Four stories drawn in 16 variations
Behbod Negahban| The Daily Star
BEIRUT: If all translators are traitors, as the proverb suggests, then the new issue of Samandal, Lebanon’s comic magazine for the open-minded, is unapologetic in its betrayals. Titled “Experimentation,” it takes four written works and “translates” each four times, into English, French, Arabic and “silent” (dialogue-free) comic adaptations, for a total of 16 discrete pieces.
Since each work is by a different artist, even adaptations of the same work seem, at times, to bare no relation to one another.
In Karen Keyrouz’s version of a story by Abir Gasami, for example, construction-paper cutouts outline a bleak cityscape.
In Alex Chauvel’s adaptation of the same tale, one-eyed kung fu fighters ride an eel-like creature across a moon-like landscape.
Those apparent excesses were the central point of the issue, Alex Baladi, the guest editor-in-chief, told The Daily Star by phone. Each text posed a challenge that the artists had to overcome, he said, hyperbolizing their own styles to make the often-dense works work visually.
Samandal President Joseph Kai agreed, saying that experimentation has been a hallmark of the magazine since it was launched in 2007.
“What’s cool about our publication is that we can do whatever we want. We’re not in an author-publisher relationship where we have to make things that will sell. It’s really easy for us to shift attention from whatever is conventional or classical and really experiment.”
Kai drew one of the submissions himself and said he felt freed by having been assigned a written scenario. “Since I didn’t have to worry about the text and the events, I was really focused on finding interesting images,” he said.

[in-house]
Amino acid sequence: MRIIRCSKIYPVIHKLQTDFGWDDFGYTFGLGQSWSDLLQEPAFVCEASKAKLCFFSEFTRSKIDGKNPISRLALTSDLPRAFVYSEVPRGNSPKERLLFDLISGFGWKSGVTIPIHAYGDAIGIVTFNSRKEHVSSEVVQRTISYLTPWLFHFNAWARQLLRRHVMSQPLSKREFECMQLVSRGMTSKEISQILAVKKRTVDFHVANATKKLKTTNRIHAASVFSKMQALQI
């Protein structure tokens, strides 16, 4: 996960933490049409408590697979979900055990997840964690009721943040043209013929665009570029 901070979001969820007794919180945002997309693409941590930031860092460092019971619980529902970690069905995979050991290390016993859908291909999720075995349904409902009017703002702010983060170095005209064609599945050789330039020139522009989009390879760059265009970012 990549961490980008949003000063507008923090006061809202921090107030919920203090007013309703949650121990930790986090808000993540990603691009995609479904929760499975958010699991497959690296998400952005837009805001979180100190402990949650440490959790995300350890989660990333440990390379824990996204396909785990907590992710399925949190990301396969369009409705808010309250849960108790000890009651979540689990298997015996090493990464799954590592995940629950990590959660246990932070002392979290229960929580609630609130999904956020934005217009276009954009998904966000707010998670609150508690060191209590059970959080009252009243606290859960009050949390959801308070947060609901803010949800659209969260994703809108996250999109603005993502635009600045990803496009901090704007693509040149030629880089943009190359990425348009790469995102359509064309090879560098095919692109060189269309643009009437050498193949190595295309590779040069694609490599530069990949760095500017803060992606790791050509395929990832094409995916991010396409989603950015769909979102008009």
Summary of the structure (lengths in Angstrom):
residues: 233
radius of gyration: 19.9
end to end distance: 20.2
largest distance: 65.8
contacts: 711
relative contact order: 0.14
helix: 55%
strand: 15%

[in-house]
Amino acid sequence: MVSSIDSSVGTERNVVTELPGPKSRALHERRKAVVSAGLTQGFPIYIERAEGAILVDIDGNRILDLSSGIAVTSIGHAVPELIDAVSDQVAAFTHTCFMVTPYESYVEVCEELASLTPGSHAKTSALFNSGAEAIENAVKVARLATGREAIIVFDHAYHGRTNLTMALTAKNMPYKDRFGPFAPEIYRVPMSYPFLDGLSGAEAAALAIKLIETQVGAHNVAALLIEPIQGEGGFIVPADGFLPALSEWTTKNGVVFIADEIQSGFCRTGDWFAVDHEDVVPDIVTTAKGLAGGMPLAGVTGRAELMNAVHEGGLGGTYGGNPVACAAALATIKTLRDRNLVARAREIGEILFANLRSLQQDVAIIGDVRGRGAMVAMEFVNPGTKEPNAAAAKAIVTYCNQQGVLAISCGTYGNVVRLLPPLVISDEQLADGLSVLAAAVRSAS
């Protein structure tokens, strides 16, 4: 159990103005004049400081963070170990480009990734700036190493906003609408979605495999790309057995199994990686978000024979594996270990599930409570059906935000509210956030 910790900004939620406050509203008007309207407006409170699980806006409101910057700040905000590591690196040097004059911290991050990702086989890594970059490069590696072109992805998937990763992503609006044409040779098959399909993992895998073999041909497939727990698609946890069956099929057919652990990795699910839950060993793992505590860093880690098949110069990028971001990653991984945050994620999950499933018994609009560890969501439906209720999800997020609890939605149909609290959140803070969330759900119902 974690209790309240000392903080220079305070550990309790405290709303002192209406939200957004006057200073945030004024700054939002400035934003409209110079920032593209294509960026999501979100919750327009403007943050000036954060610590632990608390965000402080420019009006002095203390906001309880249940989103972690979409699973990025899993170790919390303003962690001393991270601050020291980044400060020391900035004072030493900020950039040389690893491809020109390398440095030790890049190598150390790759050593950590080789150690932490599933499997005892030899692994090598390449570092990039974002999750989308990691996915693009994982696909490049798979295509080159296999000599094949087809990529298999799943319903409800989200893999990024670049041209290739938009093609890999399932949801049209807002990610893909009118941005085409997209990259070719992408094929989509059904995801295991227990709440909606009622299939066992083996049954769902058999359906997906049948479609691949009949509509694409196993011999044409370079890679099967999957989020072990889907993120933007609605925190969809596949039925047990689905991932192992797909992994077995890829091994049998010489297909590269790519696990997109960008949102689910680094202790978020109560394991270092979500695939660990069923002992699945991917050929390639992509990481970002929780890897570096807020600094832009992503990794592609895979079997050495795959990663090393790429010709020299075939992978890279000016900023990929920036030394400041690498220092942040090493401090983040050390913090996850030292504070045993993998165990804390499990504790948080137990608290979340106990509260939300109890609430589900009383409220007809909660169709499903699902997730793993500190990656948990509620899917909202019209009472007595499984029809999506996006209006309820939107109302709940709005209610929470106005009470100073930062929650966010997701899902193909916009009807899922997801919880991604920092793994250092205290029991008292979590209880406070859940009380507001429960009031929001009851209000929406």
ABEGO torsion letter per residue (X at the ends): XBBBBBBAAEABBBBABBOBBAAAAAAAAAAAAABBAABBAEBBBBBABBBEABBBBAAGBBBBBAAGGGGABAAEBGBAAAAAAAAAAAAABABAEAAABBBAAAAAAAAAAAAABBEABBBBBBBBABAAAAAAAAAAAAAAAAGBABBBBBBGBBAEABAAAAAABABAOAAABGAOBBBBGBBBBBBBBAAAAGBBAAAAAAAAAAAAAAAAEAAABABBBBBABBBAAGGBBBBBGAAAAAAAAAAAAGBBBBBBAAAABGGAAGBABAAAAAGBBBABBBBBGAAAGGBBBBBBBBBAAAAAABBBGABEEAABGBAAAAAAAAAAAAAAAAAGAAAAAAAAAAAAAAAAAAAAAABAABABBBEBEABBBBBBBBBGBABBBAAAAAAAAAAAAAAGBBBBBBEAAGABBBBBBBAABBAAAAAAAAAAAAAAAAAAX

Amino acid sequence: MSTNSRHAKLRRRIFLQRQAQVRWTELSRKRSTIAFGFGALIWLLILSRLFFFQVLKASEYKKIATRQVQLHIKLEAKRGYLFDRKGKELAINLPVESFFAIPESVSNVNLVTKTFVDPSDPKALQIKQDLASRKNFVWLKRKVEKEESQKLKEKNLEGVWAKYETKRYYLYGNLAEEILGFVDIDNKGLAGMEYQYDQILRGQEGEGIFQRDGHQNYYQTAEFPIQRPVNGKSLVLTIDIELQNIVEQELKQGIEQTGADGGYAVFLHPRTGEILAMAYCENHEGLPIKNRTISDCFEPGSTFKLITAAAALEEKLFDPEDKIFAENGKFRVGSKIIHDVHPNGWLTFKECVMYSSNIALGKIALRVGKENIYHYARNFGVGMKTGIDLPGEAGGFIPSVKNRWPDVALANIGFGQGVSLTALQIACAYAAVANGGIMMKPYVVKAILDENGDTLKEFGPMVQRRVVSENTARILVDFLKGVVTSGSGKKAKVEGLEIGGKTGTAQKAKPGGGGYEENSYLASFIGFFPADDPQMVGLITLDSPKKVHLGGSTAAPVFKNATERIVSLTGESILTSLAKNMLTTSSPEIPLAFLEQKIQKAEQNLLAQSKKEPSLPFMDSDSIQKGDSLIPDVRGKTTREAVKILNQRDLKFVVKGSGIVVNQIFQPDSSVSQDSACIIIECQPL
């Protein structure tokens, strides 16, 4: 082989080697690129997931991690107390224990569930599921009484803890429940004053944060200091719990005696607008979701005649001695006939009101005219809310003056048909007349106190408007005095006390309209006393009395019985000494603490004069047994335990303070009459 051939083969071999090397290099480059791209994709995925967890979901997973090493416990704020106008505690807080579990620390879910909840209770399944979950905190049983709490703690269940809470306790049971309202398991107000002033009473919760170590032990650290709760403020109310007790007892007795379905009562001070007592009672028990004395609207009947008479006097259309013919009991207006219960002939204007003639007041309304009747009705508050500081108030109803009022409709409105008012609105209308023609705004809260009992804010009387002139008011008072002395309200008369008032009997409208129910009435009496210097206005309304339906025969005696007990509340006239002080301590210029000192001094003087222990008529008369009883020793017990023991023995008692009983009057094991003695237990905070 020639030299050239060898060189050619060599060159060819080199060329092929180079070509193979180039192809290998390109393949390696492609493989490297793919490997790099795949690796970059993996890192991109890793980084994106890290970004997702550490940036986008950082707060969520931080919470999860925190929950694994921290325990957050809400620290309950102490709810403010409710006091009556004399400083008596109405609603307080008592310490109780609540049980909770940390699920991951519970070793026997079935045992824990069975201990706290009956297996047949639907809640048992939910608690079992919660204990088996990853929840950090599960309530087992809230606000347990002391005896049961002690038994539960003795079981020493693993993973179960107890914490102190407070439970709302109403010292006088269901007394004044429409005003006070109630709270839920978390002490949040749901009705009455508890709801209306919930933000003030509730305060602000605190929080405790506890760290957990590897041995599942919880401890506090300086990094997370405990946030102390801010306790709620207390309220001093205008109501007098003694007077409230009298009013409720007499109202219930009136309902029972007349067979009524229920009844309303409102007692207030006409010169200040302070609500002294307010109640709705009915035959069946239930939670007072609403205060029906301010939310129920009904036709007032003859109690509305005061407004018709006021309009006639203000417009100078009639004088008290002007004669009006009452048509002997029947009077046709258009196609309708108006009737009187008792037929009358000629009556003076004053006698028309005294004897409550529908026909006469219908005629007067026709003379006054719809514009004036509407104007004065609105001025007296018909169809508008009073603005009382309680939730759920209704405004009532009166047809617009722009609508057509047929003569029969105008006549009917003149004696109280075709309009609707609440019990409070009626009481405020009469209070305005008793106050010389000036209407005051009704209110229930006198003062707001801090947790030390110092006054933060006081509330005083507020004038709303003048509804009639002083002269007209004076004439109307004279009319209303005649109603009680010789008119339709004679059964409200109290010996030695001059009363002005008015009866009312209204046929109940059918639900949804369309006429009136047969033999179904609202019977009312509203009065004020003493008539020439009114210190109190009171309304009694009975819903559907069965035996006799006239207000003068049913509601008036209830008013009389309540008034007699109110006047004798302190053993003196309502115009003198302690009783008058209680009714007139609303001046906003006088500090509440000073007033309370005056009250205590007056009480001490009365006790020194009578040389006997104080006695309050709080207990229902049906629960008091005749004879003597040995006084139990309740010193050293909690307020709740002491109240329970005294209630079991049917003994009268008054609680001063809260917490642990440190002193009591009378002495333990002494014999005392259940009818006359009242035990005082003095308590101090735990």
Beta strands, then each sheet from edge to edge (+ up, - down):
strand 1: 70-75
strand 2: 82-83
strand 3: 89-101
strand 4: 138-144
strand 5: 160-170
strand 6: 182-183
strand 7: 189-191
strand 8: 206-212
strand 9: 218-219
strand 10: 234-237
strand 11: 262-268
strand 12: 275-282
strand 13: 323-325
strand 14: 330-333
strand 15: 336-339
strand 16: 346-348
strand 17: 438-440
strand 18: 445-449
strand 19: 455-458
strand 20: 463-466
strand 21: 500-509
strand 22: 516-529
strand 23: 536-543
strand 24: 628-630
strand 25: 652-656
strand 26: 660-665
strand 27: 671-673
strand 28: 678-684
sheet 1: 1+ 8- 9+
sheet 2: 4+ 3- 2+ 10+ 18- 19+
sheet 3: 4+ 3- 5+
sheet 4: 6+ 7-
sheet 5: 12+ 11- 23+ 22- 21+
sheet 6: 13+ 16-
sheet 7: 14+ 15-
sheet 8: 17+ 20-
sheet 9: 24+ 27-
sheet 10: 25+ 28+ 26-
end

In the text he was given, the leader of an isolated village argues with a citizen about whether to bring the internet into their community.
The leader opposes the net. The citizen does not. So Kai drew a mass of creatures marching through a computer screen to represent the leader’s anxieties about the web.
Other adaptations of the same text used entirely different images.
In one, a friend grabs, swigs and slams a whisky glass, yanking the reader’s eyes across the page and highlighting the townsman’s violence toward the leader, feeble in the village that he, supposedly, rules.
In another depiction, the townsman isn’t violent but a friend, not a man but a woman.
In this version of the scene, the leader seems less embattled and more tyrannical, both anti-democratic and patriarchal.
What both depictions have in common is the dynamic of the conversation, rather than its content - the ways democracy and civil order can collapse when stakes are high, with or without the internet.
Samir Yousef who wrote the text, which has been extracted from his upcoming novel, said these visual elements were faithful to his work to varying degrees.
He had mentioned the whisky, but it wasn’t central, and the leader’s interlocutor was neither a violent jackass nor a woman, but a dearly held male friend.
The limits of civil, democratic exchange was, he admitted, one of his central concerns.
“The internet is the introduction of the problem, not the problem itself,” he said. “I’m introducing this problem to the village to talk about something else.”
Asked how he felt about handing his novel over to such vastly different artists, Yousef was ambivalent.
“I was afraid, a little bit, because I’m not a serious reader of comics,” he said. “I love literature. I love sentences with points and commas and beautiful vocabulary. I find myself in it. But other people might find themselves in comics and maybe this will help my message get to them,” he went on. “Art is not a mummy. It’s not something that should be kept in one place.”
With “Experimentation” released, Samandal will soon release an entire book by illustrator (and experimental musician) Mazen Kerbaj, marking the first time the collective has ever devoted an entire issue to a lone author.
“We’re trying to do this more often,” Kai said, “because there are no publishing houses in Lebanon that are specialized in comics.”
“Experimentation,” the latest edition of Samandal, can be found in discriminating booksellers around Beirut.